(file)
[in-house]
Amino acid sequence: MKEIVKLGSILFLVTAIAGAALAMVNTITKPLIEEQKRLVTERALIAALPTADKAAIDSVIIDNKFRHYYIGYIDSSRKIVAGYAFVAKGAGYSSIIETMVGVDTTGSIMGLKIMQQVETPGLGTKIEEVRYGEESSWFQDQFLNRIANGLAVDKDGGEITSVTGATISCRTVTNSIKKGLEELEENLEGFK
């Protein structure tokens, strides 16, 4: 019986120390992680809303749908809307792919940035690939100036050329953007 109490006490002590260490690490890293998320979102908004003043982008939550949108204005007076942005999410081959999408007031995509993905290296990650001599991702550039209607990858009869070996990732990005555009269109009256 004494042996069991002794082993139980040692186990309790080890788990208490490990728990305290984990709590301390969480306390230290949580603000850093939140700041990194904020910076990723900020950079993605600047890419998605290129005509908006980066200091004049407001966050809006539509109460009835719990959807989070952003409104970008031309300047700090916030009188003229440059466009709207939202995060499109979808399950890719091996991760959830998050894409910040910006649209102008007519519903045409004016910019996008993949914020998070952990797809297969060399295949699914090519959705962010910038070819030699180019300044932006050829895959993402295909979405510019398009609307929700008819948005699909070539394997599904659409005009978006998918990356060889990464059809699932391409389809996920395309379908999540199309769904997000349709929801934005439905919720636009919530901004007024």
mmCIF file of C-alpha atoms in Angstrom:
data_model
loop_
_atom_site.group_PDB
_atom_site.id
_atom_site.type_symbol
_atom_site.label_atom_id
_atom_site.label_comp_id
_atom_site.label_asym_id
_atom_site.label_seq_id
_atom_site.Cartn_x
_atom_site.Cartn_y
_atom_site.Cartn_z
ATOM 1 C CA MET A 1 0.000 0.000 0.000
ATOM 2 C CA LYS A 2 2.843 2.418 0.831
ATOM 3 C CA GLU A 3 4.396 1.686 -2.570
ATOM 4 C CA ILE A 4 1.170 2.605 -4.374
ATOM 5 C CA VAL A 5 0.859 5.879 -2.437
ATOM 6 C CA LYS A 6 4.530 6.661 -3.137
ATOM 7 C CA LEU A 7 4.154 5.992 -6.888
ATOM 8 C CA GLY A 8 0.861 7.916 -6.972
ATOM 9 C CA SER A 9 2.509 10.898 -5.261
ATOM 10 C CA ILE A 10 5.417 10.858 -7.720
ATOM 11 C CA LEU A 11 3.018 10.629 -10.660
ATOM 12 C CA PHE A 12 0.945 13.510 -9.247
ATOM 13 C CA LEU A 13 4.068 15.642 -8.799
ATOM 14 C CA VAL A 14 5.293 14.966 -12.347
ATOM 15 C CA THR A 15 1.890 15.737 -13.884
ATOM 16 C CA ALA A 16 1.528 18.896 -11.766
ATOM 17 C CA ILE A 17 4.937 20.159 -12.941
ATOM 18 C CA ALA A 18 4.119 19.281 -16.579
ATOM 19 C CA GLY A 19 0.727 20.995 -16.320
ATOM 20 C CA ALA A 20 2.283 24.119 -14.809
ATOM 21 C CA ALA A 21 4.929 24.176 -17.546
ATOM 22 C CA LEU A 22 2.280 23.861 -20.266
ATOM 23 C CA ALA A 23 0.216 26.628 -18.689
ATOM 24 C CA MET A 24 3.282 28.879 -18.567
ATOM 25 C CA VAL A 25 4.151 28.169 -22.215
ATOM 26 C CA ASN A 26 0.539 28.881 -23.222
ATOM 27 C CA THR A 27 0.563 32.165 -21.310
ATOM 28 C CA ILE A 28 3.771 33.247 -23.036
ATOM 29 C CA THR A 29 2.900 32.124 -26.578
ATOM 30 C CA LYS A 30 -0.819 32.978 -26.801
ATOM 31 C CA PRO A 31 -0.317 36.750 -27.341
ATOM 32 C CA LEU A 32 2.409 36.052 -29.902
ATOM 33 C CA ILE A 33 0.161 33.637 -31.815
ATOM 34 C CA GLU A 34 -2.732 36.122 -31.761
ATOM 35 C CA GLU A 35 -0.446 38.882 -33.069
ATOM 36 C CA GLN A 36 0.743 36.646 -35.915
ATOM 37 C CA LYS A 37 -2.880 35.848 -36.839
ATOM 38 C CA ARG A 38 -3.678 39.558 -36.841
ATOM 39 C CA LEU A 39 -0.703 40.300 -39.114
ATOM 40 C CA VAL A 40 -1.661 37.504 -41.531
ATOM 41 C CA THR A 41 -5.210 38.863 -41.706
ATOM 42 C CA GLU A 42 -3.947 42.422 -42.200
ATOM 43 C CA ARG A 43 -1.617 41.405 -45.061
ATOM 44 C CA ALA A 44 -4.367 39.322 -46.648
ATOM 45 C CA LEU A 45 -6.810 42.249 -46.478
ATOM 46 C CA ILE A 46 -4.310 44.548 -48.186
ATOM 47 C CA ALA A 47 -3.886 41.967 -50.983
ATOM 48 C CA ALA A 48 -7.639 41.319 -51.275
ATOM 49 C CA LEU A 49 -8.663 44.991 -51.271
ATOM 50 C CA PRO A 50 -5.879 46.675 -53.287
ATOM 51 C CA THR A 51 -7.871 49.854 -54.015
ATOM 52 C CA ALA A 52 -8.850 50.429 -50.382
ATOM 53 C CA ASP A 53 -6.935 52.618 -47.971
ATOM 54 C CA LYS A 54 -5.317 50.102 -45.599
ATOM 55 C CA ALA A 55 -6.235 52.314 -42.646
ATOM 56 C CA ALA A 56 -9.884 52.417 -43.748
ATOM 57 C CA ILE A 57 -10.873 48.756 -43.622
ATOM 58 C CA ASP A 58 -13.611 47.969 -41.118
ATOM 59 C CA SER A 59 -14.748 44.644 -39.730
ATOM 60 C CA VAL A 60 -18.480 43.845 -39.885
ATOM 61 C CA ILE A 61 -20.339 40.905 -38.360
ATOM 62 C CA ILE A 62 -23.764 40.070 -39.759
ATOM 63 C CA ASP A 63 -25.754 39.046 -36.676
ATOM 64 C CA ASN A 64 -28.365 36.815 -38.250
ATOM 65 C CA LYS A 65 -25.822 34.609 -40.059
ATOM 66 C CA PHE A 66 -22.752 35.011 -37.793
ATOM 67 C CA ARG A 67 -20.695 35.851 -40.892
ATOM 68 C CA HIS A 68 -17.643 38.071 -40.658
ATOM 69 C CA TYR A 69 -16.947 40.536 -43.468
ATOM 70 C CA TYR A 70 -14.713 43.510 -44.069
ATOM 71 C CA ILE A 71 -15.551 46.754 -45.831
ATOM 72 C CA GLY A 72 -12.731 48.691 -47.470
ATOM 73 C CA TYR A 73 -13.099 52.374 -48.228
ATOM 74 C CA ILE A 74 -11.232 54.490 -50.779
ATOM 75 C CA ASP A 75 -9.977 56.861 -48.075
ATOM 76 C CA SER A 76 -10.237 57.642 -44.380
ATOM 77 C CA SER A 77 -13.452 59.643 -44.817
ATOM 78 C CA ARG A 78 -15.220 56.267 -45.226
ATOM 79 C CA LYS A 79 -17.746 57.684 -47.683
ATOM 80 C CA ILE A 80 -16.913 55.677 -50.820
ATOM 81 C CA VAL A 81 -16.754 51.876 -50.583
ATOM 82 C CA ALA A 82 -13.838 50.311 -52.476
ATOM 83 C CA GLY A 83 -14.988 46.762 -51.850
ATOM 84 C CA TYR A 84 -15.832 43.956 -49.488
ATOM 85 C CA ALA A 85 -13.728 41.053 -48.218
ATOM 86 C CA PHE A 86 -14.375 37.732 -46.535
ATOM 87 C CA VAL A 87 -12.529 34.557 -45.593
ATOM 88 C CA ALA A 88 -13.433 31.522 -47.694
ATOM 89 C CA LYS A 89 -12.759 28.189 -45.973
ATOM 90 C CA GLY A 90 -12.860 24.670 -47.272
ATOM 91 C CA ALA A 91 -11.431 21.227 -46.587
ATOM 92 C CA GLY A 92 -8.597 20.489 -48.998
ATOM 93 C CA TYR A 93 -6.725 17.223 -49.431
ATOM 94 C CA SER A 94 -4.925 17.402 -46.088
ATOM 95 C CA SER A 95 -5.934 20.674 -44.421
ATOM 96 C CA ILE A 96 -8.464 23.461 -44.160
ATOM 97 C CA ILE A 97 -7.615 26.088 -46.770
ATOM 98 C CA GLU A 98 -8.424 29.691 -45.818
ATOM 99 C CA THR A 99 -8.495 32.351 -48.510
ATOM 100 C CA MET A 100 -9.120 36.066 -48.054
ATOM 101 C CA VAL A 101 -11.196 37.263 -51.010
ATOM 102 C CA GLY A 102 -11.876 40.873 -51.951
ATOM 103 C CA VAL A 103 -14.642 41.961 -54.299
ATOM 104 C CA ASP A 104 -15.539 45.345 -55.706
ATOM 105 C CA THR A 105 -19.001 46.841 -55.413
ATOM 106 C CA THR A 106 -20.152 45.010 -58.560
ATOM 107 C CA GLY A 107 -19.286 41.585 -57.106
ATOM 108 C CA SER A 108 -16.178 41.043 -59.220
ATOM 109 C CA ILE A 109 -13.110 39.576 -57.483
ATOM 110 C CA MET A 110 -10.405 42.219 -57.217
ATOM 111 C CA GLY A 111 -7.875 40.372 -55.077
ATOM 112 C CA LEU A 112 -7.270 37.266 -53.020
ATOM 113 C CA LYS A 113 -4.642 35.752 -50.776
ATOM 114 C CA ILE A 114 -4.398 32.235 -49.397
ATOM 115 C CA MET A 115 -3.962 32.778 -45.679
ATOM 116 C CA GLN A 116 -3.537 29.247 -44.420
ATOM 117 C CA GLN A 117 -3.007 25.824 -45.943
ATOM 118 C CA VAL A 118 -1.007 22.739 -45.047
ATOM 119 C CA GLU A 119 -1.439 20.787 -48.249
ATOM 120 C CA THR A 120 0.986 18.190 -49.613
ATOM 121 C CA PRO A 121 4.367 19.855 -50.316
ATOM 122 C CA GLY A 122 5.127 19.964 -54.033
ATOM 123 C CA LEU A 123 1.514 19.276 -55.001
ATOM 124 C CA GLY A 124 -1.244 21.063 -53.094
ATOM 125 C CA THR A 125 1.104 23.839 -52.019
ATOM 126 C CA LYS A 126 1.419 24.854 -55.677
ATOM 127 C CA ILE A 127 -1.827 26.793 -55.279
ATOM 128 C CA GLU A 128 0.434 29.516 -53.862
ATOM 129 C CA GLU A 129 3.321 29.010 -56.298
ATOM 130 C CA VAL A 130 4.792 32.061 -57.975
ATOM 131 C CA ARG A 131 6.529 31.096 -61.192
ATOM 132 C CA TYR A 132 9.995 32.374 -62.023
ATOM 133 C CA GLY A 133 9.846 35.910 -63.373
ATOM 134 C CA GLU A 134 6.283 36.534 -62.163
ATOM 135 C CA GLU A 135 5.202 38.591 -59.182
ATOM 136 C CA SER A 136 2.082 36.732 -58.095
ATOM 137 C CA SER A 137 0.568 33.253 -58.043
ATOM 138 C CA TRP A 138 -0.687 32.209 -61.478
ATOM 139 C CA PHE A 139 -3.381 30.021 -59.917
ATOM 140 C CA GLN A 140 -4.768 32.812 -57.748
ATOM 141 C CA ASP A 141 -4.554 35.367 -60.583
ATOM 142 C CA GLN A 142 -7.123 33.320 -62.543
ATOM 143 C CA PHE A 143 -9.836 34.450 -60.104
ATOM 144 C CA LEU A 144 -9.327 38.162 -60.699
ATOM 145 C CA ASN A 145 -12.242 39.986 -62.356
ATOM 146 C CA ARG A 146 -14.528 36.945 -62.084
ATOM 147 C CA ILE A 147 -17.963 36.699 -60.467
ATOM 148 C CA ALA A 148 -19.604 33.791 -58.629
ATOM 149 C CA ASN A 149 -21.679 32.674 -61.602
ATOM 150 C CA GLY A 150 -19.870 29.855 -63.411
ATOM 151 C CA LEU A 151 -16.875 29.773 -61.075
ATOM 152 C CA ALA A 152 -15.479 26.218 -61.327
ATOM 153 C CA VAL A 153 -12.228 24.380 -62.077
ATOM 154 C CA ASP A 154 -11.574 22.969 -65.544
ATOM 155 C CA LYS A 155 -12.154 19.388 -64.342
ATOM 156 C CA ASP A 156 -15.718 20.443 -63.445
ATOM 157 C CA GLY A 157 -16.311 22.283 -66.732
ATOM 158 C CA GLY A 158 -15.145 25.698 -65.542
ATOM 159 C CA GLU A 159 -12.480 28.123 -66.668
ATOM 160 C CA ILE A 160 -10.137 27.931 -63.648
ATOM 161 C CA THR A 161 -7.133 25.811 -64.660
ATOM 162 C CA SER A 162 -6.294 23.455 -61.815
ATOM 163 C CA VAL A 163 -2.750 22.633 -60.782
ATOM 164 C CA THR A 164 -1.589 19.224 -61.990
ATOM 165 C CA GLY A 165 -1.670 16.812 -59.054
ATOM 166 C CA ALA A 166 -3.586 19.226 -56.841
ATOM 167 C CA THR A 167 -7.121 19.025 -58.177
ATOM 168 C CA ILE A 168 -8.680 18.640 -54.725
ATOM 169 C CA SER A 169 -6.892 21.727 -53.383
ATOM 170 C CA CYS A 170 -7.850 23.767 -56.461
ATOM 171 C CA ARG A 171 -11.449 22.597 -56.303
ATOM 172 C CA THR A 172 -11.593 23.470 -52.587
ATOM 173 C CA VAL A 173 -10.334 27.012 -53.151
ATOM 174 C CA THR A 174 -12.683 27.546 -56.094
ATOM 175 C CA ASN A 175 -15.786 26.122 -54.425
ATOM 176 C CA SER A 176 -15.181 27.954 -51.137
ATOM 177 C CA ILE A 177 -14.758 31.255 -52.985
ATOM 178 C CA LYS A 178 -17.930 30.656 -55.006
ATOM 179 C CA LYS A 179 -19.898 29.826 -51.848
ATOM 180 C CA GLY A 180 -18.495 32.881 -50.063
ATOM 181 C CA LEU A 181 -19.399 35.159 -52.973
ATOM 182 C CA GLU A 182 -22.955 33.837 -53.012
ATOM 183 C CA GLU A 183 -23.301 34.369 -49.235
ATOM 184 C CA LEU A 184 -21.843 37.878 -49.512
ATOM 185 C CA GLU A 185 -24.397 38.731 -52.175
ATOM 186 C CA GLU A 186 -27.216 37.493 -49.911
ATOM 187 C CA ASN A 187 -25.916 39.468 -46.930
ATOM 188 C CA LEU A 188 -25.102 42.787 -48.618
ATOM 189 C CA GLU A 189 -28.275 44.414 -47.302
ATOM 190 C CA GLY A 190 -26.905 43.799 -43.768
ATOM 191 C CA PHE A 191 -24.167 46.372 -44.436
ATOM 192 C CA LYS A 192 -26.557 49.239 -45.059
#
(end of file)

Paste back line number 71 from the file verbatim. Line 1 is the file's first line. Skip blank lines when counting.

ATOM 55 C CA ALA A 55 -6.235 52.314 -42.646